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25 Years After Playing Young Tom Hanks in 'Big,' David Moscow Looks Back on Child Stardom, Penny Marshall's Direction, and The Making of a Classic

Photo of Matt Brennan By Matt Brennan | Thompson on Hollywood! December 19, 2013 at 12:58PM

The second audition of David Moscow's career involved Penny Marshall, Robert De Niro, and a script about a 12-year-old Jersey boy who wishes "to be big."
David Moscow as young Josh Baskin in "Big" (1988)
David Moscow as young Josh Baskin in "Big" (1988)

The second audition of David Moscow's career involved Penny Marshall, Robert De Niro, and a script about a 12-year-old Jersey boy who wishes "to be big."

Though De Niro passed on the role made iconic by Tom Hanks, "Big" became the most recognized film on Moscow's career resume.

"Personally and professionally, it was a complete change," Moscow said in a recent interview marking the classic comedy's 25th anniversary. "At that period of time I was 12, and my mom would be scolding me for being bad on the street, and then suddenly people would come up to me and be like, 'Hey, can I have your autograph?' ... It was a wild time, it was a wild way to be introduced into the business." 

Moscow has since turned his focus from acting. He produced indie horror comedy "Hellbenders" ("'Ghostbusters meets 'The Hangover'"), which premiered during TIFF 2012's Midnight Madness screening series, and hopes to shoot "Desolation," his Roman Polanski-influenced directorial debut, in early 2014. But "Big" remains, in many ways, his defining role.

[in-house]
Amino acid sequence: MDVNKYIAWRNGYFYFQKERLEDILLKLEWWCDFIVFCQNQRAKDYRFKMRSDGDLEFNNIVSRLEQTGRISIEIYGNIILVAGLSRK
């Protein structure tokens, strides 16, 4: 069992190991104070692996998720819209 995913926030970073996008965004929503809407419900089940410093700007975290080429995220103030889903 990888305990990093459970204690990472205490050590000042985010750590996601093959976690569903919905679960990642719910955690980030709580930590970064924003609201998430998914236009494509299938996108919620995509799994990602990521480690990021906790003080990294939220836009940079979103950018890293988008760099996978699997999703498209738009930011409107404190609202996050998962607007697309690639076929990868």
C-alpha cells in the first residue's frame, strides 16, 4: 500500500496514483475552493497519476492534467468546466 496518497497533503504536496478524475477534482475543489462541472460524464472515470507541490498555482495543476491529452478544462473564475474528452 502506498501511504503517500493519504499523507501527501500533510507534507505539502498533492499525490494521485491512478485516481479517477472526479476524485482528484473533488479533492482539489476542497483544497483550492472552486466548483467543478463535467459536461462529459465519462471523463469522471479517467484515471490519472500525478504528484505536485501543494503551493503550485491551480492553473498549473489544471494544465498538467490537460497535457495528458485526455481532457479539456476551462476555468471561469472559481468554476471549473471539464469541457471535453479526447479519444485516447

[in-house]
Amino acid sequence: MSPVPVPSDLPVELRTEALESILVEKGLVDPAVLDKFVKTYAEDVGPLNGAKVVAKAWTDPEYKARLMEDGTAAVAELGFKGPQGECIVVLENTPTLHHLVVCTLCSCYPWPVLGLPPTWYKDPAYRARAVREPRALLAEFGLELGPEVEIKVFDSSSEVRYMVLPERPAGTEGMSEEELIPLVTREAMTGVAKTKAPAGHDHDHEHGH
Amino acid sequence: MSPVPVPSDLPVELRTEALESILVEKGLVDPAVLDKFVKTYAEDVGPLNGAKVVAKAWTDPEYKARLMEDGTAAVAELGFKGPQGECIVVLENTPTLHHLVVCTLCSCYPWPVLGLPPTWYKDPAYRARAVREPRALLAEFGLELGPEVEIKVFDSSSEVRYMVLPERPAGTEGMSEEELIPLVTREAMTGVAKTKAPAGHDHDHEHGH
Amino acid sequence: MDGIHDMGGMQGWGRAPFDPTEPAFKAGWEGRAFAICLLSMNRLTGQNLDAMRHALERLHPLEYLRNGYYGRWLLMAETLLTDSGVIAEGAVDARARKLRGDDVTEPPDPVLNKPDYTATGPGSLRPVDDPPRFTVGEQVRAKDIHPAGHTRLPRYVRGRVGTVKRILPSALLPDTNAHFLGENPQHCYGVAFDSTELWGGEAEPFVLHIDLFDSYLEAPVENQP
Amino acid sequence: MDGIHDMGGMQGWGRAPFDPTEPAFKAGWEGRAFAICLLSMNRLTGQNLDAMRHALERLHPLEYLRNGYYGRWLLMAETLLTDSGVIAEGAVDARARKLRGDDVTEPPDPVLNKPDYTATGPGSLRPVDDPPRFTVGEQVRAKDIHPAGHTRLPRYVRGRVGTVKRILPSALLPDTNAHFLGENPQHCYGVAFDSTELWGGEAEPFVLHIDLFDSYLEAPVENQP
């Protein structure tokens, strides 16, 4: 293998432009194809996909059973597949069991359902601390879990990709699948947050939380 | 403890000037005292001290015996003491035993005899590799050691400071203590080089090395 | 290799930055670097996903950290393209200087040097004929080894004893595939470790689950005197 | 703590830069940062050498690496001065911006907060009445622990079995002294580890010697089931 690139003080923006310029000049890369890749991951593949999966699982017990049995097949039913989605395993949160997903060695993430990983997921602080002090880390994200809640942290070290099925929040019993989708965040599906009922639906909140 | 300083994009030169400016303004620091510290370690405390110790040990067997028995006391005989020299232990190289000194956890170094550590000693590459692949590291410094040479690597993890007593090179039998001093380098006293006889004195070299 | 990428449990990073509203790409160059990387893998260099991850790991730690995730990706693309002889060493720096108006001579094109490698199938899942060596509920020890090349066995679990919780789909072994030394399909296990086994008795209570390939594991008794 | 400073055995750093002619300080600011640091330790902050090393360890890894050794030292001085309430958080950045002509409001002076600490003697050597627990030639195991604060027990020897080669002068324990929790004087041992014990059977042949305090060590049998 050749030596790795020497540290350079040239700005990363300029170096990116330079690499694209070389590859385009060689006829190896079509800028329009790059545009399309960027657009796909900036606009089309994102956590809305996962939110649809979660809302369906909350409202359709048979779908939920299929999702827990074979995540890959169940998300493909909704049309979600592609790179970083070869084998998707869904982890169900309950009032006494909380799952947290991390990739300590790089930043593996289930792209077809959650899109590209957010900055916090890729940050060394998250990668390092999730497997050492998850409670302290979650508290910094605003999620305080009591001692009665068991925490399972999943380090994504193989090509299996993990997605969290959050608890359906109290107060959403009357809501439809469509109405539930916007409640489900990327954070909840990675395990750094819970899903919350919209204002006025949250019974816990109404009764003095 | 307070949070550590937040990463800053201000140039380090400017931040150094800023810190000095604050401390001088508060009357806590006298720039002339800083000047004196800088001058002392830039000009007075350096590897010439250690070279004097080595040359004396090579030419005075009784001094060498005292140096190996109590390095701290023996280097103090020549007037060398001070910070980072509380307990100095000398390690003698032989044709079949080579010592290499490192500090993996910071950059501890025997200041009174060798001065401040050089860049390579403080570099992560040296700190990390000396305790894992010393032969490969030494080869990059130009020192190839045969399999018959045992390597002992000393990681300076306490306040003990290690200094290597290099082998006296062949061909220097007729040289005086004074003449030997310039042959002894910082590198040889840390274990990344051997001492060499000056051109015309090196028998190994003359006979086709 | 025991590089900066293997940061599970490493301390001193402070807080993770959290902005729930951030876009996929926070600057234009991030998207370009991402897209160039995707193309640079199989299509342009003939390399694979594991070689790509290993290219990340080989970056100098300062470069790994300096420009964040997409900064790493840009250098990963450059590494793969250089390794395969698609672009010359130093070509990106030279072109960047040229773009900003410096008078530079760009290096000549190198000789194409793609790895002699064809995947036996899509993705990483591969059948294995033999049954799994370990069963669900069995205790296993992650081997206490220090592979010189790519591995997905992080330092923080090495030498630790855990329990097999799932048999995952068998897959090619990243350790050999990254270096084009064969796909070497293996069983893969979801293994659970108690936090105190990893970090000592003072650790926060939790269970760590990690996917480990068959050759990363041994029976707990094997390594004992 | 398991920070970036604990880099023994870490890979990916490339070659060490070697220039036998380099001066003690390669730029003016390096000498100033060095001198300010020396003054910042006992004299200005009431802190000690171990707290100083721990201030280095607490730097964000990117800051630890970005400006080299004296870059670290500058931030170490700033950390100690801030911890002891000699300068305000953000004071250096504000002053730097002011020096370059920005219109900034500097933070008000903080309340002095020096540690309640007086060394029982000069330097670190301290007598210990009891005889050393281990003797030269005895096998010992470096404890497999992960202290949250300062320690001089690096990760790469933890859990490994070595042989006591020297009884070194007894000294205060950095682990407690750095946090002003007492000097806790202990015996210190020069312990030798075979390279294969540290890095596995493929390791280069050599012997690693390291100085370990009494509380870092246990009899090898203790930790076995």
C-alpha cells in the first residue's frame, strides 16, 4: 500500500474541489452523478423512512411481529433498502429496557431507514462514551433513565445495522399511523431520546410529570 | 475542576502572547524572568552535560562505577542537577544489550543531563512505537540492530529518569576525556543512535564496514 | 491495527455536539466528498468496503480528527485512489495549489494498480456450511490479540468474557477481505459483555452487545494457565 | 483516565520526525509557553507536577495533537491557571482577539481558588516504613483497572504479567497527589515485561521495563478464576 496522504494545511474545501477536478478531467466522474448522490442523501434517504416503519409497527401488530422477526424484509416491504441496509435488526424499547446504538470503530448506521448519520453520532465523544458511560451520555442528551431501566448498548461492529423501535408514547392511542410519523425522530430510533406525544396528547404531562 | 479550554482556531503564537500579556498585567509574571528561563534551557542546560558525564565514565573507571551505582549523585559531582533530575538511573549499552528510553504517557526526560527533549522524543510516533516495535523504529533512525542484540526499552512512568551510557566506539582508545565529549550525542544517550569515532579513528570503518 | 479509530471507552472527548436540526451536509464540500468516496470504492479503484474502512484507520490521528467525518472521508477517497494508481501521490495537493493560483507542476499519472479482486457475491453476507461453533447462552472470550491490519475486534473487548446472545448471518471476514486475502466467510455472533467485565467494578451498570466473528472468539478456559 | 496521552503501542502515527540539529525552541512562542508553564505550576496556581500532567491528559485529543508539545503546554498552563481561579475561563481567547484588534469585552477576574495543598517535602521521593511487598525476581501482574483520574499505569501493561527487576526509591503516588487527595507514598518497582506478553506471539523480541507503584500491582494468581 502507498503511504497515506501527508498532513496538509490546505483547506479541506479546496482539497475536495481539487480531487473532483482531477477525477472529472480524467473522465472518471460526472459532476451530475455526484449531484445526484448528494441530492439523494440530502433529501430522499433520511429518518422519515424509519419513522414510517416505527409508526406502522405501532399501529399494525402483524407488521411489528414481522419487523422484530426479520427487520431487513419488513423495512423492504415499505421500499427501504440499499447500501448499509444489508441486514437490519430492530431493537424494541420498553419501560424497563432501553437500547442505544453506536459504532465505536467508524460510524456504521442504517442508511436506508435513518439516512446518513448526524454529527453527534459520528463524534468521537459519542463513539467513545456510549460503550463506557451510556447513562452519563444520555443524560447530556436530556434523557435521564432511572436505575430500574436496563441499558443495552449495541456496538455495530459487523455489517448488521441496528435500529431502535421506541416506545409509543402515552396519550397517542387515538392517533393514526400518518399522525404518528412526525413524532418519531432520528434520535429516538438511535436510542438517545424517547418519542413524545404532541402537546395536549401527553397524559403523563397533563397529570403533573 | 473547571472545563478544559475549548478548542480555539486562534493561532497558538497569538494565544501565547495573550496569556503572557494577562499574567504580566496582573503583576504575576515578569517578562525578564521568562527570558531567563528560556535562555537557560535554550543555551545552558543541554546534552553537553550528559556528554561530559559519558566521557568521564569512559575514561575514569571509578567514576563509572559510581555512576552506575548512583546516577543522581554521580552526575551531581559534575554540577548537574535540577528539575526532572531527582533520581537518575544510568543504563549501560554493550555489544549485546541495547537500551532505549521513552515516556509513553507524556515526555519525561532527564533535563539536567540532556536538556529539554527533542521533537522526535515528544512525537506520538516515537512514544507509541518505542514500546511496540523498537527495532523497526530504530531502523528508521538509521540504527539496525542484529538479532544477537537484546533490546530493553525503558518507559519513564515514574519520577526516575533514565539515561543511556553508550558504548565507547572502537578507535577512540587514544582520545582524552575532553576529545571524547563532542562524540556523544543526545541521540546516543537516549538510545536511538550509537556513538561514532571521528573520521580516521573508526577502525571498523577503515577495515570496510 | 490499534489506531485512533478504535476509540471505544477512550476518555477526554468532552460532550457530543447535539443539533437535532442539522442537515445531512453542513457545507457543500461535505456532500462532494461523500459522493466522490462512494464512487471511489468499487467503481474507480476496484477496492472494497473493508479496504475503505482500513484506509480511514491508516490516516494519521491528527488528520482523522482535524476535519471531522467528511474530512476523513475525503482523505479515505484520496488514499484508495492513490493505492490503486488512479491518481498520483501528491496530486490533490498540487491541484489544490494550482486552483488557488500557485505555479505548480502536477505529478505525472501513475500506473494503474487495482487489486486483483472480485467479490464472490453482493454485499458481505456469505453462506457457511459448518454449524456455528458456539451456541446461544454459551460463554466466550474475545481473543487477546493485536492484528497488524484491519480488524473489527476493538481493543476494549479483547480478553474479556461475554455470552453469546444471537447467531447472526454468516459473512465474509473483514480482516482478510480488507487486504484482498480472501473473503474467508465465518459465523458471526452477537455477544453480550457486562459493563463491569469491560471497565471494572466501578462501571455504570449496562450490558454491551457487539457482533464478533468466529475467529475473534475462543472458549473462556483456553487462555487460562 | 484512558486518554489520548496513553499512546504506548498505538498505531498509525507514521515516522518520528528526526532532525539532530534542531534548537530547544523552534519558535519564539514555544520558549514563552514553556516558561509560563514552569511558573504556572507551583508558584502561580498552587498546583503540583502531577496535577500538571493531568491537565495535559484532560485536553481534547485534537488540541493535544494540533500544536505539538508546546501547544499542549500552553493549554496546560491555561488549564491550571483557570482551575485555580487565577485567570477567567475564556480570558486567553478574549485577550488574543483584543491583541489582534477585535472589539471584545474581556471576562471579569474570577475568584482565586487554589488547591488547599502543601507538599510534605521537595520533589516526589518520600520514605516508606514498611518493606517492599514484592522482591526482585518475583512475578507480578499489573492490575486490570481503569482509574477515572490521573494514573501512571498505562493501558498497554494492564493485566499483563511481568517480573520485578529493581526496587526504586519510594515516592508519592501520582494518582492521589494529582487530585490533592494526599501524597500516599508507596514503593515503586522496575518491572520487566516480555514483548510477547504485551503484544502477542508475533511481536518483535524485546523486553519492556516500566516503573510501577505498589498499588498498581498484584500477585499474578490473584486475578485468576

"Having that on your resume when you walk into an audition, someone just glances over and they land on that film and go, 'Wait a minute. You were young Tom Hanks,'" he said. "And then, suddenly, it changes. I think that, compared to any of the other stuff I've done -- I did "Newsies," I was in "Honey" -- I mean, they all had some level of success, but there's nothing like that." 

A quarter-century later, he's still recognized -- or, more accurately, misrecognized -- as protagonist Josh Baskin: Hanks' performance as an adolescent in a man's body is so convincing that people remember Moscow in scenes where he didn't actually appear.

"Depending on the scene, people will ask, 'What was it like to touch her breasts when you were that young?'" he said. "And I'll be like, 'I didn't, that was Tom.' Or, 'What was it like to dance on the piano?' 'That's not me, that was Tom.'"

This article is related to: Features, Interviews, Penny Marshall, Tom Hanks, Genres, comedy, Classics, DVD / Blu-Ray

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Born and raised in Manhattan, Anne Thompson grew up going to the Thalia and The New Yorker and wound up at grad Cinema Studies at NYU. She worked at United Artists and Film Comment before heading west as that magazine's west coast editor. She wrote for the LA Weekly, Sight and Sound, Empire, The New York Times and Entertainment Weekly before serving as West Coast Editor of Premiere. She wrote for The Washington Post, The London Observer, Wired, More, and Vanity Fair, and did staff stints at The Hollywood Reporter and Variety. She eventually took her blog Thompson on Hollywood to Indiewire. She taught film criticism at USC Critical Studies, and continues to host the fall semester of “Sneak Previews” for UCLA Extension.